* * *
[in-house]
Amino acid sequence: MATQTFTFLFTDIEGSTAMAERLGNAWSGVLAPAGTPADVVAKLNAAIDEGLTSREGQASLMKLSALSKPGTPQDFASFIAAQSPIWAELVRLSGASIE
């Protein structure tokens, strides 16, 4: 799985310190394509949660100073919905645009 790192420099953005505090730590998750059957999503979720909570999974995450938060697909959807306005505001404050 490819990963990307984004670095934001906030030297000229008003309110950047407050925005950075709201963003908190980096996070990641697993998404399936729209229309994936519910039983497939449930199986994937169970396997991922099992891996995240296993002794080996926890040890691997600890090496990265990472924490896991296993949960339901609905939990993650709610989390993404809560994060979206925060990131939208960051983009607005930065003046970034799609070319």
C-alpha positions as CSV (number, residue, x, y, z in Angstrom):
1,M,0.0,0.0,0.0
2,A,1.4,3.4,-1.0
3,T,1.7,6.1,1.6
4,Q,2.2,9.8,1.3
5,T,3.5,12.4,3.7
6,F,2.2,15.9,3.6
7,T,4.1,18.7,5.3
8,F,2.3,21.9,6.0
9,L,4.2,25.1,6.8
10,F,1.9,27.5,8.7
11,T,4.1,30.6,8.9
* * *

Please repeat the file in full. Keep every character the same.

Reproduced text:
[in-house]
Amino acid sequence: MATQTFTFLFTDIEGSTAMAERLGNAWSGVLAPAGTPADVVAKLNAAIDEGLTSREGQASLMKLSALSKPGTPQDFASFIAAQSPIWAELVRLSGASIE
């Protein structure tokens, strides 16, 4: 799985310190394509949660100073919905645009 790192420099953005505090730590998750059957999503979720909570999974995450938060697909959807306005505001404050 490819990963990307984004670095934001906030030297000229008003309110950047407050925005950075709201963003908190980096996070990641697993998404399936729209229309994936519910039983497939449930199986994937169970396997991922099992891996995240296993002794080996926890040890691997600890090496990265990472924490896991296993949960339901609905939990993650709610989390993404809560994060979206925060990131939208960051983009607005930065003046970034799609070319």
C-alpha positions as CSV (number, residue, x, y, z in Angstrom):
1,M,0.0,0.0,0.0
2,A,1.4,3.4,-1.0
3,T,1.7,6.1,1.6
4,Q,2.2,9.8,1.3
5,T,3.5,12.4,3.7
6,F,2.2,15.9,3.6
7,T,4.1,18.7,5.3
8,F,2.3,21.9,6.0
9,L,4.2,25.1,6.8
10,F,1.9,27.5,8.7
11,T,4.1,30.6,8.9